Disillusionment destroys the illusion that it’s all about us, that we’re in control, that we can put God in a box, that He was created in our image for our glory. Disillusionment helps us trade our will for His. It allows God to be who He is, not who we wish He was, making our expectations an idol.
On the first Palm Sunday, the crowd was excited to see Jesus, but they were surely disappointed…disillusioned…perhaps even angry to the point of yelling, “Crucify Him!”
In our current cancel culture, that’s essentially what people are yelling today. If you don’t conform to the latest trend, they’ll cancel you. Unfriend you. Boycott you. In some cases threaten to kill you. The people who preach tolerance seem to only tolerate those who agree with them. This past week people were calling for a basketball team to be kicked out of the NCAA tournament because the school believes in traditional marriage.

It’s easy for me to point fingers, but I don’t always behave well when I don’t get what I want…from God, my wife, my friends, …you!

It would be easy to dismiss this historic event as another nice story Mark tells us about Jesus, but there may be more going on than just a parade. It really comes down to a simple question Jesus once asked his friend Peter. “Who do you say that I am?”

Who do you say Jesus is? The crowds said he was the Messiah who would deliver them from Roman oppression. They were half-right. He is the Messiah, but his first visit to our planet involved a different mission. Rather than freeing us from Rome, he came to free us from the law of sin and death. He came to reconcile us to our heavenly Father. He came to offer eternal life, not merely make us comfortable for eighty years or so.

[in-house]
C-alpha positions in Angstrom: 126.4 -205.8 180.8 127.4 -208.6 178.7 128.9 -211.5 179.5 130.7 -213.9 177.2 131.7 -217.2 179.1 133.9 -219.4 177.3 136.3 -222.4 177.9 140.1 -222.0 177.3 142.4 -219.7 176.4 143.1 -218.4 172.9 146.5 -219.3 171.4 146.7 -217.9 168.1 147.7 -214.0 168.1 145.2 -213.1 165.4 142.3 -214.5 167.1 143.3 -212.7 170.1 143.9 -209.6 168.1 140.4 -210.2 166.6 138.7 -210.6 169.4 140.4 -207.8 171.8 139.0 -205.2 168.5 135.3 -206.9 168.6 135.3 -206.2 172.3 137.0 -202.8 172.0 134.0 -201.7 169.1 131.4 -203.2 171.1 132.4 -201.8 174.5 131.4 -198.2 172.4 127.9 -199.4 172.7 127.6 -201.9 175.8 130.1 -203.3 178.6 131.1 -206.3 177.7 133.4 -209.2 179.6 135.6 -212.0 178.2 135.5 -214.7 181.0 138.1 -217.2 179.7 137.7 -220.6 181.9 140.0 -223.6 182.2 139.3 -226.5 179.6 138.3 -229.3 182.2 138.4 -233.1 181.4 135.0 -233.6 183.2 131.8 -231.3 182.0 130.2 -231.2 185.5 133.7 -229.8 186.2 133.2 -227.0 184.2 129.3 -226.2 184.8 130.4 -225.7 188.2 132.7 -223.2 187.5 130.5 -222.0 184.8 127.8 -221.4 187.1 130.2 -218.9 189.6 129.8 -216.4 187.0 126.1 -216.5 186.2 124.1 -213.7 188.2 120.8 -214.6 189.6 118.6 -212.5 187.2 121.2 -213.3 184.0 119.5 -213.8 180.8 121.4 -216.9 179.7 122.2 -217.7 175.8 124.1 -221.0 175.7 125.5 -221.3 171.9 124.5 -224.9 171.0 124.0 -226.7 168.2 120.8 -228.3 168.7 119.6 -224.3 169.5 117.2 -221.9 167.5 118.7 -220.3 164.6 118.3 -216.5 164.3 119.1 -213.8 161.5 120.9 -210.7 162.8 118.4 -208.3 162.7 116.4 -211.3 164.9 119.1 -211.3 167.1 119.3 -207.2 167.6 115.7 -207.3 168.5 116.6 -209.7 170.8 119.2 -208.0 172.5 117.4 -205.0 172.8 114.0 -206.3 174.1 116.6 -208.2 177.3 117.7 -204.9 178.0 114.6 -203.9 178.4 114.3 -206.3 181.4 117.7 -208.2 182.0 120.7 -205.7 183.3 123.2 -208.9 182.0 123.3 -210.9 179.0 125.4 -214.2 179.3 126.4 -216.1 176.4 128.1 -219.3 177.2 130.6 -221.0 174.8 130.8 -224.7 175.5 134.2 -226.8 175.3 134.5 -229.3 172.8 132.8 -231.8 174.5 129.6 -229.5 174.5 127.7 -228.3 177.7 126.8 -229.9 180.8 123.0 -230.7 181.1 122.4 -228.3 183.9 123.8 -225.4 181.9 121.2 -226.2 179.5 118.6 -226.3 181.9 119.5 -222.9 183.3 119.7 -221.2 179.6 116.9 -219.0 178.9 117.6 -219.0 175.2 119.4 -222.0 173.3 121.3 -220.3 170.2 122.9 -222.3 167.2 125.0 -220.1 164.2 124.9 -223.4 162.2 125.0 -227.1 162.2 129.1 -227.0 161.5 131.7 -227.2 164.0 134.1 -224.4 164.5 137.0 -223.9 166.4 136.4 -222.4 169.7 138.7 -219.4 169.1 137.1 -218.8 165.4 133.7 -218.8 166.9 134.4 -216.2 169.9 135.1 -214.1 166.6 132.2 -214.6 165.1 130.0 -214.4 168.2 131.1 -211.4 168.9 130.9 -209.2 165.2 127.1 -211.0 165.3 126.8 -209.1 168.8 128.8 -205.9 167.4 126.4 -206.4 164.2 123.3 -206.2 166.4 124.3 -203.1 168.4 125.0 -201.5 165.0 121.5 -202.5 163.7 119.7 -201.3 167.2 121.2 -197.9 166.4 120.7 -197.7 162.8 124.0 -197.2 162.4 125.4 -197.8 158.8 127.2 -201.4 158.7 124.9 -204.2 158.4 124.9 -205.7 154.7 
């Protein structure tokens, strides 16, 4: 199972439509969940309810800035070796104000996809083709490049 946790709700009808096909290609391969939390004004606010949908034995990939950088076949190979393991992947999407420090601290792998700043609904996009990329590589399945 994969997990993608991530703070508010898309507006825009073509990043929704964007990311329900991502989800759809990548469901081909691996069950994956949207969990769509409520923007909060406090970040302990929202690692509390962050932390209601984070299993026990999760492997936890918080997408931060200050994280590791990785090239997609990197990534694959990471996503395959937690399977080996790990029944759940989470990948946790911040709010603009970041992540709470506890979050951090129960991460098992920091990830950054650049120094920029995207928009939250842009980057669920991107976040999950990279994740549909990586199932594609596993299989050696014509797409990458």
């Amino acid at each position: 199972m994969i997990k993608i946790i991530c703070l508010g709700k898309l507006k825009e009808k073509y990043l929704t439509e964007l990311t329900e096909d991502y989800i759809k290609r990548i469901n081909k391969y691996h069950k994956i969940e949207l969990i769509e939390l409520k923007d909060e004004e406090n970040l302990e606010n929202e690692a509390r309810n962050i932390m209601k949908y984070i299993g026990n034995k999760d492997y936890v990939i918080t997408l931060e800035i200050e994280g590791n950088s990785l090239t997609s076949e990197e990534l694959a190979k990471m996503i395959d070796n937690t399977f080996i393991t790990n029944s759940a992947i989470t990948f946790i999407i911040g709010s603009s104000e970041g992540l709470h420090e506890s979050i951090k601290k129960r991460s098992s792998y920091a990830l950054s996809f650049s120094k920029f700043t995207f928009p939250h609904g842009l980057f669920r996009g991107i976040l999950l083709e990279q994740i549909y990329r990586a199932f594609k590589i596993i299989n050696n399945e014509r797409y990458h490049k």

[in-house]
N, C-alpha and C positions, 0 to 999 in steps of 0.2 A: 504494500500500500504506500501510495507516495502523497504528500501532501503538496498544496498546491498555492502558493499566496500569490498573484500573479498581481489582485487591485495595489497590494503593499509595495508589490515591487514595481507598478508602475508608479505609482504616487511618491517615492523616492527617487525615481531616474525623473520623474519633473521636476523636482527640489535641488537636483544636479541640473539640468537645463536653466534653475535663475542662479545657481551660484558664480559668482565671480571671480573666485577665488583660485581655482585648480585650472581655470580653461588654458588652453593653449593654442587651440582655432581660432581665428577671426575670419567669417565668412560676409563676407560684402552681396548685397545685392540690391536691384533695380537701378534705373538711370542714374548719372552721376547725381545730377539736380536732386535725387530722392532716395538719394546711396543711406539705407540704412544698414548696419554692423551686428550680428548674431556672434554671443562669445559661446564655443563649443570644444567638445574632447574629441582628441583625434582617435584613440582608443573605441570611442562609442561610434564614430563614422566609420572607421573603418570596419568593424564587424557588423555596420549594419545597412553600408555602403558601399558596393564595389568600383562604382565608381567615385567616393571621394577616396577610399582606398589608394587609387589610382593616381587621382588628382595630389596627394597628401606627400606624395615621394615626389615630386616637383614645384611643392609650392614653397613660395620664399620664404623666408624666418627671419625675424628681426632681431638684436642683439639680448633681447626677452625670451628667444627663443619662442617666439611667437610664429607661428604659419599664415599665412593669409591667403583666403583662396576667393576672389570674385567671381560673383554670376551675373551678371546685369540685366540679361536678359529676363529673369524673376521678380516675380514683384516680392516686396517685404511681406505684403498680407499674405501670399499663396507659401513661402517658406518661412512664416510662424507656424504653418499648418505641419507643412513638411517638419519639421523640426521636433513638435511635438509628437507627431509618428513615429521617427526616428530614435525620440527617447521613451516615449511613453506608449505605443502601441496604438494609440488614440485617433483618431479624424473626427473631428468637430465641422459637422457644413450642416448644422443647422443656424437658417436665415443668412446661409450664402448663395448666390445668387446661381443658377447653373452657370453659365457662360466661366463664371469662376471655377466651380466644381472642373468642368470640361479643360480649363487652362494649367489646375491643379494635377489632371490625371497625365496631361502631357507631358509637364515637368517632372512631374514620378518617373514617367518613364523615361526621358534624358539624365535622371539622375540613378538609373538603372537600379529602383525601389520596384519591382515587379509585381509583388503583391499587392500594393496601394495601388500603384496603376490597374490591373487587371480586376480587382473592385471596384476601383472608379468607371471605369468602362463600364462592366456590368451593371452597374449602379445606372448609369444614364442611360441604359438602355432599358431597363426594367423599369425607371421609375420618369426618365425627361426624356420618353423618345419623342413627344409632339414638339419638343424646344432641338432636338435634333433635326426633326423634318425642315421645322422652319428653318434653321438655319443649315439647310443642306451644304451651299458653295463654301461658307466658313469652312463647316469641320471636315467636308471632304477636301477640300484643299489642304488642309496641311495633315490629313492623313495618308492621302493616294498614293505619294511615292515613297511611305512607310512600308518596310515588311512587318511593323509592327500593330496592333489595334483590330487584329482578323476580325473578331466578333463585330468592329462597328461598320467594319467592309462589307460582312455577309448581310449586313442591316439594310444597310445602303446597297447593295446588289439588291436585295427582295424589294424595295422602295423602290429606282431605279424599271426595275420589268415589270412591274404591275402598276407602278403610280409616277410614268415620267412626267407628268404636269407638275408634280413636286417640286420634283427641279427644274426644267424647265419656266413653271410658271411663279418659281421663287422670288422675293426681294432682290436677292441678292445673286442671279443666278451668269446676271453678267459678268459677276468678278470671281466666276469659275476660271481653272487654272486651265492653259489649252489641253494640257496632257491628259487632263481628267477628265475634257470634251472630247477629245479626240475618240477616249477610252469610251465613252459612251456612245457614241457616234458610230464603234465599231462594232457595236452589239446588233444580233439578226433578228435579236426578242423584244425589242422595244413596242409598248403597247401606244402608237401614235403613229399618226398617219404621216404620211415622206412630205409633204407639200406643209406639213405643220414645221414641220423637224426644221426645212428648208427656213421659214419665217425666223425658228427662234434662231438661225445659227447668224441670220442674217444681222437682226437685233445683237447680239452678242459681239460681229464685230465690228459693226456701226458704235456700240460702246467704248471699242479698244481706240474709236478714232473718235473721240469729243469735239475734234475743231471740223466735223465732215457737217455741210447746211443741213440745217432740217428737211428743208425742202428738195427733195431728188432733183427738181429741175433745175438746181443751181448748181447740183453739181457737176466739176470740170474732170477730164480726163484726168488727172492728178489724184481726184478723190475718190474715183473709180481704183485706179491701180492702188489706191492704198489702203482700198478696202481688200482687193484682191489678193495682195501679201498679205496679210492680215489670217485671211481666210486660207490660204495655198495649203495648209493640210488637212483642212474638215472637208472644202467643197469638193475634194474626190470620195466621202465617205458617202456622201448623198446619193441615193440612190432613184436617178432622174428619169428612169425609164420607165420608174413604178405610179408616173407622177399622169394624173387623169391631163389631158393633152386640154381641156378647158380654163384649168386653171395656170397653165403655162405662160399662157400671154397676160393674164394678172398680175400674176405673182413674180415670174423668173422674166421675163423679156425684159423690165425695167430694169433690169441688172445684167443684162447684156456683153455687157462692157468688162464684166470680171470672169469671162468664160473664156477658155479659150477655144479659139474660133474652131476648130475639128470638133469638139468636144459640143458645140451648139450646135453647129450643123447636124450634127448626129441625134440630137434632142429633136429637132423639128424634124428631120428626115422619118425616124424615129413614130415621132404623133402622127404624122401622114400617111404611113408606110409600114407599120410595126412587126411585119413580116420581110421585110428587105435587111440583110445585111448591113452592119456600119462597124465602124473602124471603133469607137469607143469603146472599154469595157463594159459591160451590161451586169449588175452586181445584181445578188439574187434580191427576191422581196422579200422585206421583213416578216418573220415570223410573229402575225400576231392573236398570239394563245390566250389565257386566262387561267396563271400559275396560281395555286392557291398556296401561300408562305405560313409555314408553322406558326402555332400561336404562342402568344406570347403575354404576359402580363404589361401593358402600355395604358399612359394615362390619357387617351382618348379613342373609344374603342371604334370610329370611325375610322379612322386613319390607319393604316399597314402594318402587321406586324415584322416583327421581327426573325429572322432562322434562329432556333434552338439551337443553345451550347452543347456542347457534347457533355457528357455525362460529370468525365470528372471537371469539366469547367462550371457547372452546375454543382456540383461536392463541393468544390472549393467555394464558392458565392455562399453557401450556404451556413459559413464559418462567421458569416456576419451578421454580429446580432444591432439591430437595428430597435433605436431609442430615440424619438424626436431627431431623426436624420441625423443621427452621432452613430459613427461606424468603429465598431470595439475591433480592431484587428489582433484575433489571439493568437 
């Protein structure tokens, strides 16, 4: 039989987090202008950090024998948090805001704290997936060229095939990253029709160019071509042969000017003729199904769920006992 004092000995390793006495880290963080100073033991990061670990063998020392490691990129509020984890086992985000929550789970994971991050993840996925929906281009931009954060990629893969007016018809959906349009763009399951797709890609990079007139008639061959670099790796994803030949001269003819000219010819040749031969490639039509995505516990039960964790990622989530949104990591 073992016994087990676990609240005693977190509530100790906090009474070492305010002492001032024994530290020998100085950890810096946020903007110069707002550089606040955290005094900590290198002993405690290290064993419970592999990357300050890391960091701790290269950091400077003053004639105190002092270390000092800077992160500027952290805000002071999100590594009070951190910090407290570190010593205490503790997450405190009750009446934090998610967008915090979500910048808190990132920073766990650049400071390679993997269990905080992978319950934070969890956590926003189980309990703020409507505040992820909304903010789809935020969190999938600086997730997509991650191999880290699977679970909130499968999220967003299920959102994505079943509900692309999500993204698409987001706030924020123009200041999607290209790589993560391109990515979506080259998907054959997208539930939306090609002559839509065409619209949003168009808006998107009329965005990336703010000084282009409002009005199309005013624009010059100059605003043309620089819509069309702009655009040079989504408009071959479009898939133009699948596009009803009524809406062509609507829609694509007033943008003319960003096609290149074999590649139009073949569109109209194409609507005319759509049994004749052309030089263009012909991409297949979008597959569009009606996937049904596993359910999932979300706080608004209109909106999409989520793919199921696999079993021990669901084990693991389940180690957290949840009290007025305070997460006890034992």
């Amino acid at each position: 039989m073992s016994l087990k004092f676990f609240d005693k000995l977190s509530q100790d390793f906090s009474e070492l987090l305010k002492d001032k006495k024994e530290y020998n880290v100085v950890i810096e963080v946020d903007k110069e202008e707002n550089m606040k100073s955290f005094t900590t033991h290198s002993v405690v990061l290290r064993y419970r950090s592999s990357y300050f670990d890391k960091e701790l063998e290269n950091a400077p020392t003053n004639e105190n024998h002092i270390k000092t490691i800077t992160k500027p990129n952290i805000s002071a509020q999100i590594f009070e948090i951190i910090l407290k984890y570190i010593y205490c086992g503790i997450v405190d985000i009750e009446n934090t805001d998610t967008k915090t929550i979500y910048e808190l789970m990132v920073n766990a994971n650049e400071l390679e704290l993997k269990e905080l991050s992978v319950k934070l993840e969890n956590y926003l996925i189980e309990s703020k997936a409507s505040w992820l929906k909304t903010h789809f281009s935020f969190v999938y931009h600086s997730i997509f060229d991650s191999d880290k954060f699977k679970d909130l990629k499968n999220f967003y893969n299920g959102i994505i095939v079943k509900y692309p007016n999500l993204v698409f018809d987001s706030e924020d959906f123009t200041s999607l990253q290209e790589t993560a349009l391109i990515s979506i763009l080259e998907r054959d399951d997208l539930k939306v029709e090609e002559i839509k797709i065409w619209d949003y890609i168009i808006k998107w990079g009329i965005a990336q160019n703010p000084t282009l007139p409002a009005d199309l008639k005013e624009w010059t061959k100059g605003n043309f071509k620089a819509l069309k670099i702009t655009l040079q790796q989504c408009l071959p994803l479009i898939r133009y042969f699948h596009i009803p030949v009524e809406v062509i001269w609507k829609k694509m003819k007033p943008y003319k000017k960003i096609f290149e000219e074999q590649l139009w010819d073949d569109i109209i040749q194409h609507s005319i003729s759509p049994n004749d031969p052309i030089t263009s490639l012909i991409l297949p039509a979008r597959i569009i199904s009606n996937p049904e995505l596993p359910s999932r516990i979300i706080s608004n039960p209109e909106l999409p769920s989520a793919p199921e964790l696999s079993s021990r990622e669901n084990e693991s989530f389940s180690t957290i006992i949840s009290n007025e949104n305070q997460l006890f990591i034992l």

Who do you say Jesus is? C.S. Lewis said your options are liar, lunatic, or Lord. You can’t dismiss him. He has influenced our planet more than any other person. His claims are radical. His followers legendary. His message transformational. His death epic. His resurrection…well, we’ll talk about that next Sunday!

The last verse of our passage says,

Jesus entered Jerusalem and went into the temple courts. He looked around at everything, but since it was already late, he went out to Bethany with the Twelve. (Mark 11:11)

He made his appearance, saw what was going on in the temple courts (which we talked about two weeks ago), and moved out of the city into Bethany for the night, a village less than two miles to the east of Jerusalem. Days later, he would be arrested and crucified on the day we call Good Friday.

Who do you say Jesus is? I say he is the Messiah, the King of kings!

You can listen to this message and others at the First Alliance Church podcast here.

You can watch this video and others at the First Alliance Church Video Library

Palm Sunday, 9 April 2017

Palm Sunday
Series: A Love That Never Dies
Matthew 21:1-11

Series Big Idea:
Throughout Lent, we prepare for Jesus’ death, resurrection, and return

Big Idea: We can shout, "Crucify," "Save us now," or praises.

Matthew 21:8-11

Today is Palm Sunday, the remembrance of an interesting parade in Jerusalem, a procession planned centuries earlier. The prophet Zechariah wrote

Rejoice greatly, Daughter Zion!
Shout, Daughter Jerusalem!
See, your king comes to you,
righteous and victorious,
lowly and riding on a donkey,
on a colt, the foal of a donkey.

(Zechariah 9:9)